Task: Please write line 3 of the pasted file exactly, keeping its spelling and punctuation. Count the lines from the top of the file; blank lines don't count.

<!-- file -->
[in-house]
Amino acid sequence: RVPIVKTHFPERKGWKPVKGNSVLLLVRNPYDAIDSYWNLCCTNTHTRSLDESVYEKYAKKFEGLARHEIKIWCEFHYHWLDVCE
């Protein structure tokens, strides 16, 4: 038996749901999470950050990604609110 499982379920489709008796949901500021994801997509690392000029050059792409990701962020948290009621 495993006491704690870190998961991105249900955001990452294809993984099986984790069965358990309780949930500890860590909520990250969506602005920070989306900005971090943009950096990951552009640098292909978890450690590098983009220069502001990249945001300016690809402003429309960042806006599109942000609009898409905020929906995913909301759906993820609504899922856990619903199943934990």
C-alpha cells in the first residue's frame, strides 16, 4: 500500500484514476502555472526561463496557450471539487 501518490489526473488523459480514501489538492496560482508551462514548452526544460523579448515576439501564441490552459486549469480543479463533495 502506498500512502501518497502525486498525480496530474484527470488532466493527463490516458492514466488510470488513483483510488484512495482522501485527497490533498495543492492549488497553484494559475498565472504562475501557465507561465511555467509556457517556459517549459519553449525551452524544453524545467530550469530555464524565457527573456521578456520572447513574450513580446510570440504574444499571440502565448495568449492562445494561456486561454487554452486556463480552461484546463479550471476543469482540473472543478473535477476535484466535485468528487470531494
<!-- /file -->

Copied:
């Protein structure tokens, strides 16, 4: 038996749901999470950050990604609110 499982379920489709008796949901500021994801997509690392000029050059792409990701962020948290009621 495993006491704690870190998961991105249900955001990452294809993984099986984790069965358990309780949930500890860590909520990250969506602005920070989306900005971090943009950096990951552009640098292909978890450690590098983009220069502001990249945001300016690809402003429309960042806006599109942000609009898409905020929906995913909301759906993820609504899922856990619903199943934990």